Look for projects and opportunities that could give you more time to learn from them. Sometimes doors open in quite unexpected routes.

5. Why is the sponsorship critical?

The business world is changing rapidly. The complexity drives organizations to optimize in everything: operations, innovations, resourcing, etc. The technology requirements alone are getting harder to meet. In times of uncertainty — people relationships become critical.

Progressing in your career means that you have a balanced competence card in both hard and soft skills. Doors will open to the ones who have been tried, tested and proven — committed and reliable professionals. And yes, patient, creative and well networked.

Good luck!

And please ensure to drop me a line if you found this useful. I would be interested to hear how you succeeded in identifying a sponsor, and is there more I could help you with.


Maria Lehtman
Maria Lehtman
MARIA has over 20 years of Sales, Marketing, and Professional Services experience from the international telecommunications and travel industry. Her achievements include successful global Transition, Transformation, and Competency programs in management roles in the the global telecommunication field. She is currently working in International Sales & Marketing department with transversal employee and executive social media engagement development programs. Maria is passionate about digital empowerment and the opportunities it can provide for people around the world. She is a dedicated photographer and digital artist engaged in several creative projects at any given time. She is a compassionate leader, and her mission is to support people in self-transformation and in embracing new skills. Her trademark is her capability to share a smile even during the most challenging circumstances and keep a 'mindfulness'-attitude. Maria’s posts and thoughts represent her own view of the world. See Maria's current publication on Maria is a contributing author to the inspiring book Chaos to Clarity: Sacred Stories of Transformational Change and Crappy to Happy: Sacred Stories of Transformational Joy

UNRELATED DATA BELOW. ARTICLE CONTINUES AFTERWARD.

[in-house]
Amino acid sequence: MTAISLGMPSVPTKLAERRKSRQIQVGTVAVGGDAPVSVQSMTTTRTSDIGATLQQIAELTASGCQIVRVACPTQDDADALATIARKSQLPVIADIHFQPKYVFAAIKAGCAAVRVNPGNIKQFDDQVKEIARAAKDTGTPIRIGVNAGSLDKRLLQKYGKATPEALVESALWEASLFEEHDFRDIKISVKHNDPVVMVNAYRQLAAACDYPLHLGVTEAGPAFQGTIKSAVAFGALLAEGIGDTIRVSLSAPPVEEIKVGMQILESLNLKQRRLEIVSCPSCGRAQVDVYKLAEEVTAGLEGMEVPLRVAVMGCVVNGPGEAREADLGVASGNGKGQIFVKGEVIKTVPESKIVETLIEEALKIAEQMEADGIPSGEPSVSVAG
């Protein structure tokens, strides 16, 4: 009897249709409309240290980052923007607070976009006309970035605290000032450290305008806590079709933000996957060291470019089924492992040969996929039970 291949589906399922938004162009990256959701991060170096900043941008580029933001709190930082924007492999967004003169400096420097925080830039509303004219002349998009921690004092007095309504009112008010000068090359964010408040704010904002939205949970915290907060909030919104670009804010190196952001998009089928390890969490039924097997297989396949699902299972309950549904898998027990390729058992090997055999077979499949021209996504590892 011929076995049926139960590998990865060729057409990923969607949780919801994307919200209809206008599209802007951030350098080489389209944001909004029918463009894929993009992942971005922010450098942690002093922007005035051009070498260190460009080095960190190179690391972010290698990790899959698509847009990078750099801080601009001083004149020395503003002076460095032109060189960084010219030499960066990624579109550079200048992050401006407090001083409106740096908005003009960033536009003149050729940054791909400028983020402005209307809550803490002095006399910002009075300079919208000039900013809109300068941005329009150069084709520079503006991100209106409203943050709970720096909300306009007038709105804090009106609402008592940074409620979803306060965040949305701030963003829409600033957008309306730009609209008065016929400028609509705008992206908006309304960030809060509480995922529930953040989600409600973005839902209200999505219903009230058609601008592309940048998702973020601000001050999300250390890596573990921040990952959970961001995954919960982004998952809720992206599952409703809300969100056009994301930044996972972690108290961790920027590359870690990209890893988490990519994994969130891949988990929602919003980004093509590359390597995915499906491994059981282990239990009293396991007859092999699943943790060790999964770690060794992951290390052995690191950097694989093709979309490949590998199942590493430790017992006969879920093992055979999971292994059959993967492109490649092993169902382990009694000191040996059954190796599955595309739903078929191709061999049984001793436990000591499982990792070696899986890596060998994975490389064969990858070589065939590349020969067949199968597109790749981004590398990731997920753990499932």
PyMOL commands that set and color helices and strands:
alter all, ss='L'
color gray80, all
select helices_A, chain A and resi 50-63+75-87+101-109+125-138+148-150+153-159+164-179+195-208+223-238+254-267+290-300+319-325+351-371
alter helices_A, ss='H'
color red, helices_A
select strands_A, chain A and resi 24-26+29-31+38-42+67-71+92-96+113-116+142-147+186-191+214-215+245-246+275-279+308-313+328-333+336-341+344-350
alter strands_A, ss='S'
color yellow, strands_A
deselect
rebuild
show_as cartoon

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    • Thank you, Chris! Culture change is a critical step in all this. I really like listening to podcasts and videos where e.g. Mike Walsh talk about the digital natives and his emphasis how much the future generations will impact our business and cultural environment. It will be such a pivotal change.

  1. All good advice. Perhaps the very best part, however, is to work hard and have patience. Many today are more concerned with “work-life balance” and expecting it all now.

    Sometimes, if career progression is important, personal time may have to take a back seat. This is particularly true in the early stages of a career.

    Patience is essential. Don’t expect it to all come your way today, this week, or even this month. You make that point, Maria, but I don’t think it can be overemphasized.

    • Thank you, Ken! I agree with you. I also consider that working hard and working smartly is not necessarily the same thing. I fell into the trap myself during my career and it took me time to understand the difference. My perception of the next generations is that they come with the expectation of working smartly, which requires a different methodology and way to process tasks. It will require a higher level of flexiblity.

    • Working smart doesn’t necessarily relate to working fewer hours or working “less hard”. Anyone should be tuned to work smart. The option is to be dumb.

    • 🙂 something like that, I am more thinking about e.g. working more collaboratively, or transparently, being delegating more and working in shared leadership models. These are not self-evident terms or methods because businesses are also run based on cultural expectations. To find the best way to work smartly on a global basis is a learning experience itself.